may/might as well

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How does on say "may as well / might as well" as in "it may as well be fake, but i still like to use it" (that sentence is invented and unimportant, but demonstrates the purspore of the phrase)

Im writing a presentation currently in spanish and perhaps my fault is that i am translating what i think in english into spanish as opposed to getting into the spanish mindset- however my spanish colloquial phrase knowledge isnt very extensive, beyond repeated "como... comoooo....."

10680 views
updated FEB 26, 2009
posted by brop123

20 Answers

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Thanks for the advice. That has probably saved me from some pretty embarrassing situations.

James Santiago said:

Robert Austin said:

Is "más vale" similar to "Me vale"?

No! Be careful how you use "me vale," as it can be pretty strong language. It's more like "I don't give a damn." "Más vale" just means what it looks like, "worth more," that is, "it would be better if," "you'd be better off if," and so so.

>

updated FEB 26, 2009
posted by Robert-Austin
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Robert Austin said:

Is "más vale" similar to "Me vale"?

No! Be careful how you use "me vale," as it can be pretty strong language. It's more like "I don't give a damn." "Más vale" just means what it looks like, "worth more," that is, "it would be better if," "you'd be better off if," and so so.

updated FEB 26, 2009
posted by 00bacfba
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Is "más vale" similar to "Me vale"'

updated FEB 26, 2009
posted by Robert-Austin
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OK, thanks.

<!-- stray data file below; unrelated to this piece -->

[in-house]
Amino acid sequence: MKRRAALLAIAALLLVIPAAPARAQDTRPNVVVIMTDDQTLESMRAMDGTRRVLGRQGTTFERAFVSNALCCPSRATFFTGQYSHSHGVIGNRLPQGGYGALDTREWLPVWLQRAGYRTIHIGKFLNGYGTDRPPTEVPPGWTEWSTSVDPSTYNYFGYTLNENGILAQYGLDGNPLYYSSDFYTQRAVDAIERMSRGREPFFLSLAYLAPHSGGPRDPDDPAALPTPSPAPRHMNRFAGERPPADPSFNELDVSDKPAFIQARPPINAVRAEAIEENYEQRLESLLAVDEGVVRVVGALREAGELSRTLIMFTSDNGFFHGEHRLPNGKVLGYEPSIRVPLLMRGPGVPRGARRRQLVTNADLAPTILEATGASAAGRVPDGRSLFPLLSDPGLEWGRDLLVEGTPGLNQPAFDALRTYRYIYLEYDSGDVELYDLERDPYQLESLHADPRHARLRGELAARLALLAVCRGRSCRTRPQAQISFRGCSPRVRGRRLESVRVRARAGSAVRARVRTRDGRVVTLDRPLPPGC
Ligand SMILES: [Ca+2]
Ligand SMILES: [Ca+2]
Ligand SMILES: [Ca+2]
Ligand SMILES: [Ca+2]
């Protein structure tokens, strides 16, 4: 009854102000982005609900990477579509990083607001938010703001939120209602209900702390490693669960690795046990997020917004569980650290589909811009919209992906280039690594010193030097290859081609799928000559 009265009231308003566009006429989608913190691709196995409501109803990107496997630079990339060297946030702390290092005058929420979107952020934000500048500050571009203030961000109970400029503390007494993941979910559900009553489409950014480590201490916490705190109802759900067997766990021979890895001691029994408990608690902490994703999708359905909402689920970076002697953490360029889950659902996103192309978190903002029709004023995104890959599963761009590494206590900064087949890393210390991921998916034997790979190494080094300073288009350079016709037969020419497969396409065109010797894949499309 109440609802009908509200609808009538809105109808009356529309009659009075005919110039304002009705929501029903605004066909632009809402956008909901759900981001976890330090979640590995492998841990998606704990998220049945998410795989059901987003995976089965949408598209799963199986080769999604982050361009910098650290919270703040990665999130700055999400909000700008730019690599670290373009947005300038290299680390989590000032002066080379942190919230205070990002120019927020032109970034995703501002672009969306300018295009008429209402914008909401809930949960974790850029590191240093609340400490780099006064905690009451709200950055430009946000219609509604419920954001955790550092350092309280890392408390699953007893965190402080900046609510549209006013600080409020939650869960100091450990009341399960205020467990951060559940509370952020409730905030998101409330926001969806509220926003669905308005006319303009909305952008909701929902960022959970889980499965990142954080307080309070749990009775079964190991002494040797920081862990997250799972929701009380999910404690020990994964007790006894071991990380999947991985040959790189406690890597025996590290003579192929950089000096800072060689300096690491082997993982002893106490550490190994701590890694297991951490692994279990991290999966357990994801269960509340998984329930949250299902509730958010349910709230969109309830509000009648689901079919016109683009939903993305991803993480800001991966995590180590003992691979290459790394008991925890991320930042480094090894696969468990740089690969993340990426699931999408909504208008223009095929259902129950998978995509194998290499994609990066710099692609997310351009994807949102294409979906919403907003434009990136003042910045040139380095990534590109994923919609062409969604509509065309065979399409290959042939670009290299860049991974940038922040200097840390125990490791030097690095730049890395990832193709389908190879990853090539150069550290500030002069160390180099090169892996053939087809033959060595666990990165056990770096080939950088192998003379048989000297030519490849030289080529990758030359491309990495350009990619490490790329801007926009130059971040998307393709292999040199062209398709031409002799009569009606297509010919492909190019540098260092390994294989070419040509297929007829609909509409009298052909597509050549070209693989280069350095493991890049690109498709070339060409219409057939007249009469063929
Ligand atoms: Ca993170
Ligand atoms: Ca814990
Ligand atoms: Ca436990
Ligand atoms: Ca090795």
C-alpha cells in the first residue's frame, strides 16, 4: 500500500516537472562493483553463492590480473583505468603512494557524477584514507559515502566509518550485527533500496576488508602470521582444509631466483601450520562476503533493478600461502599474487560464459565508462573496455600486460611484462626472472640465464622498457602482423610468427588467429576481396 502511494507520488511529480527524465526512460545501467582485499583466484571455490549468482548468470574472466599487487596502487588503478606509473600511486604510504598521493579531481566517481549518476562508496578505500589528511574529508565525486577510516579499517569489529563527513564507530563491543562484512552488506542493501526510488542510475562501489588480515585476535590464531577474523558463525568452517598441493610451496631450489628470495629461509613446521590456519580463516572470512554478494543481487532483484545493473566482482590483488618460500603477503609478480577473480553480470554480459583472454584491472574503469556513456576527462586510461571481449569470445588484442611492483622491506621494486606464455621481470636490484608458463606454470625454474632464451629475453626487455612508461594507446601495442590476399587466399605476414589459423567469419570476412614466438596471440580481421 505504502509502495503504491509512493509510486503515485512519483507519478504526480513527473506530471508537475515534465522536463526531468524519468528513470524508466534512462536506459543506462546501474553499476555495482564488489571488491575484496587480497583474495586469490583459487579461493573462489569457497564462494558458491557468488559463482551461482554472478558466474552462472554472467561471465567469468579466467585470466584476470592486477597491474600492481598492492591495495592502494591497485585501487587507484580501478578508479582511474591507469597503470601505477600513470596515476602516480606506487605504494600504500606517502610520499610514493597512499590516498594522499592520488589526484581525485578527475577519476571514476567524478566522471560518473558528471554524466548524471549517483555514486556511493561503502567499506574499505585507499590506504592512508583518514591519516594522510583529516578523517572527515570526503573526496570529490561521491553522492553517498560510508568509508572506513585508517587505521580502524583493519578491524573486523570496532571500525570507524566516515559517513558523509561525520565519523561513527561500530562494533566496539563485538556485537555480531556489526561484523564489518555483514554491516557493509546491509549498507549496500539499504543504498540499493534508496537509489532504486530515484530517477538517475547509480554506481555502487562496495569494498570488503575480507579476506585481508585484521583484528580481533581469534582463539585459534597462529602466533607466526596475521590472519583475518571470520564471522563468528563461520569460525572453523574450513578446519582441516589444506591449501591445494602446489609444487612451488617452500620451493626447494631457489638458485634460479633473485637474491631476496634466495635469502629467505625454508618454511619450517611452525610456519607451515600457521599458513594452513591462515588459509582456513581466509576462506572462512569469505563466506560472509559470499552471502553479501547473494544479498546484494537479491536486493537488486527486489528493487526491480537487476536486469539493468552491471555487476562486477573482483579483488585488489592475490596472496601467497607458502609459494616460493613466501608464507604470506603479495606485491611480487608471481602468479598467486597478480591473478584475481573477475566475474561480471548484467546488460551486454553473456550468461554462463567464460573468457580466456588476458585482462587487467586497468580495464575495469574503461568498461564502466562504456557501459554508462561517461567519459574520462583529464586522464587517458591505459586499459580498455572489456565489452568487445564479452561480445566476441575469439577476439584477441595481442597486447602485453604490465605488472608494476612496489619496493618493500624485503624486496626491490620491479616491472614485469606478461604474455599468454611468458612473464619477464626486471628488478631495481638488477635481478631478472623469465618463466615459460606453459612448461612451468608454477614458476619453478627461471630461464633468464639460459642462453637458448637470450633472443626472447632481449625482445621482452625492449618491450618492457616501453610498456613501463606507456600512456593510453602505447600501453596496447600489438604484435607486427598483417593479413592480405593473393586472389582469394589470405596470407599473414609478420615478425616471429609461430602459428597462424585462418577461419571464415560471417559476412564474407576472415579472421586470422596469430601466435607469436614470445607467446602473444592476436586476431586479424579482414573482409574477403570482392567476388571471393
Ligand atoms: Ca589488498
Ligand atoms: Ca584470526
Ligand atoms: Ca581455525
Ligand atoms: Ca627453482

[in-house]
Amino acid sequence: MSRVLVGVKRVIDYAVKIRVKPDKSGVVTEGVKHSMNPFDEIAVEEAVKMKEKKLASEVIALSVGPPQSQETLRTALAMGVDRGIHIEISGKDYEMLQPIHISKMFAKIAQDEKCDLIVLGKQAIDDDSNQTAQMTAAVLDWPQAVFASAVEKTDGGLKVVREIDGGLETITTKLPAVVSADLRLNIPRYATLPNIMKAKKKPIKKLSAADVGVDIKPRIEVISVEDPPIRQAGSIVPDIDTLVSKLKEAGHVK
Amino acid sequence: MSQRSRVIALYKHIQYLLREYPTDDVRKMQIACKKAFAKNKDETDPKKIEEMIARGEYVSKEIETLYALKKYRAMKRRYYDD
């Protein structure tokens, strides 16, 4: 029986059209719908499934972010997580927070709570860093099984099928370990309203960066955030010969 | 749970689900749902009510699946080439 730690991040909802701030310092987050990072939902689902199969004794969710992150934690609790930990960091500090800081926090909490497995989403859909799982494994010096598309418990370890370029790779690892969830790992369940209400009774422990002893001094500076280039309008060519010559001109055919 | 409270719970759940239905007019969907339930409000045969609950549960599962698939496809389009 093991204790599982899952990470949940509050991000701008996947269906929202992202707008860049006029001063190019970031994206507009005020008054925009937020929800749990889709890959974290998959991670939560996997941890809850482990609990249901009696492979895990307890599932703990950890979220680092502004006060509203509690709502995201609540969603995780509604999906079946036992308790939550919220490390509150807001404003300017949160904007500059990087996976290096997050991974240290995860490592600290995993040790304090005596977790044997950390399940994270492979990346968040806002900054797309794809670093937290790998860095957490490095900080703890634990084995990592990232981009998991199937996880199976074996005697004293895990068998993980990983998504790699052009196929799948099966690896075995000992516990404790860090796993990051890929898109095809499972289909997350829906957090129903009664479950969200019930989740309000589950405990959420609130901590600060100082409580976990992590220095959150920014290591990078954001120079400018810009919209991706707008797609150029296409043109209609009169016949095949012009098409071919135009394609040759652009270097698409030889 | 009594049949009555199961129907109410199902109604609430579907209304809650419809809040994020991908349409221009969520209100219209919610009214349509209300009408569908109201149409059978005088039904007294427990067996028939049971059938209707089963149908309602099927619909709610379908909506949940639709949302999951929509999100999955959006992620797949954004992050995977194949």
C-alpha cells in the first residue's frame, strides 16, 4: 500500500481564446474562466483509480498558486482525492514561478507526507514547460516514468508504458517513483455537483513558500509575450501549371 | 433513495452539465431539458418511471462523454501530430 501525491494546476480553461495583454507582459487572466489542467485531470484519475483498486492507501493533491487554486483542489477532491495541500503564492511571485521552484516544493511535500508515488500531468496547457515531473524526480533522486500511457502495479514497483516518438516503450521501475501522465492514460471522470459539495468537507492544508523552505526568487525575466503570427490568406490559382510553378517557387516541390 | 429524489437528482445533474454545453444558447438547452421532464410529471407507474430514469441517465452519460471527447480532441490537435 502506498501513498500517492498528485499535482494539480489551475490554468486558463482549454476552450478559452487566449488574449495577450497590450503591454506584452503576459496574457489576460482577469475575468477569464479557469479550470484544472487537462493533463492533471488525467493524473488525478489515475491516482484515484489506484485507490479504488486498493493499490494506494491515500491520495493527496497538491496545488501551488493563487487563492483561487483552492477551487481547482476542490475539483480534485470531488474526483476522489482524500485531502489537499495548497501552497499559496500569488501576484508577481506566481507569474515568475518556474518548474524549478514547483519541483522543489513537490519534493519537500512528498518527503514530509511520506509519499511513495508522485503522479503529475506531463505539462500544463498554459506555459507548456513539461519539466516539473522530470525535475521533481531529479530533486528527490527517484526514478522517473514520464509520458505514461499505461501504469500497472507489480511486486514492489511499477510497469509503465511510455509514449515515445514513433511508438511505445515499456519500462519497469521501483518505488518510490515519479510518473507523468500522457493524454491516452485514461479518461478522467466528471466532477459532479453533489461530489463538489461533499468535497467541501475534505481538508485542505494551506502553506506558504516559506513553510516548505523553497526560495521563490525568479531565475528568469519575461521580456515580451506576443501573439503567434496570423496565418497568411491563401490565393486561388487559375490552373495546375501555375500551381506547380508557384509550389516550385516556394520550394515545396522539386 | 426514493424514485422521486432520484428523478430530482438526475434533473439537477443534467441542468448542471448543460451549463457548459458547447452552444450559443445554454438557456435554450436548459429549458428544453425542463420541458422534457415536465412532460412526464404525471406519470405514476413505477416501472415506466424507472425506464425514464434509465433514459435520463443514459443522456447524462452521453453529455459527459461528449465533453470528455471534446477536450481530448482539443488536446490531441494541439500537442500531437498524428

updated FEB 26, 2009
posted by 00bacfba
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Would it still make sense if you left it in the tú form'

If you're going to use the tú form, I wouldn't say it in the imperfect. I would use the imperative instead.

Solo es un cristal. Tíralo, más vale.
Ríndete, más vale. Nunca vas a arreglarlo.

I usually hear "más vale" said afterwards but I guess you could say it either way.

updated FEB 26, 2009
posted by LadyDi
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Interesting how the subject changes from second person in English to first person in Spanish there. Would it still make sense if you left it in the tú form?

Solo es un cristal. Más vale, lo tirabas.
Más vale, te rendías. Nunca vas a arreglarlo.

updated FEB 26, 2009
posted by 00bacfba
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It just dawned on me that "más vale" can in fact be used as an equivalent for "might as well" as James had pointed out. I had spoken too soon yesterday when I said I wasn't familiar with it.

*It's nothing but glass! You might as well throw it away.
Solo es un cristal. Yo lo tiraba más vale.

You might as well give up. You're never going to fix it.
Yo más vale, me rendía. Nunca vas a arreglarlo.*

updated FEB 26, 2009
posted by LadyDi
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Thanks for the explanation. Like LadyDi, I always hear this form used, but I can never remember to use it myself. It seems...foreign to me. However, we have a slightly similar construction in colloquial English, which is particularly popular among sports announcers.

"If he catches that ball, he runs for a touchdown."
"If he makes that play, the man on third base doesn't score."

Both of the above refer to hypothetical past actions and their consequences, but the present tense is used. This form also seems foreign to me, even though it's very common. I guess it's just me, hehe. I'll work on the Spanish after I master the English.

updated FEB 25, 2009
posted by 00bacfba
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James Santiago said: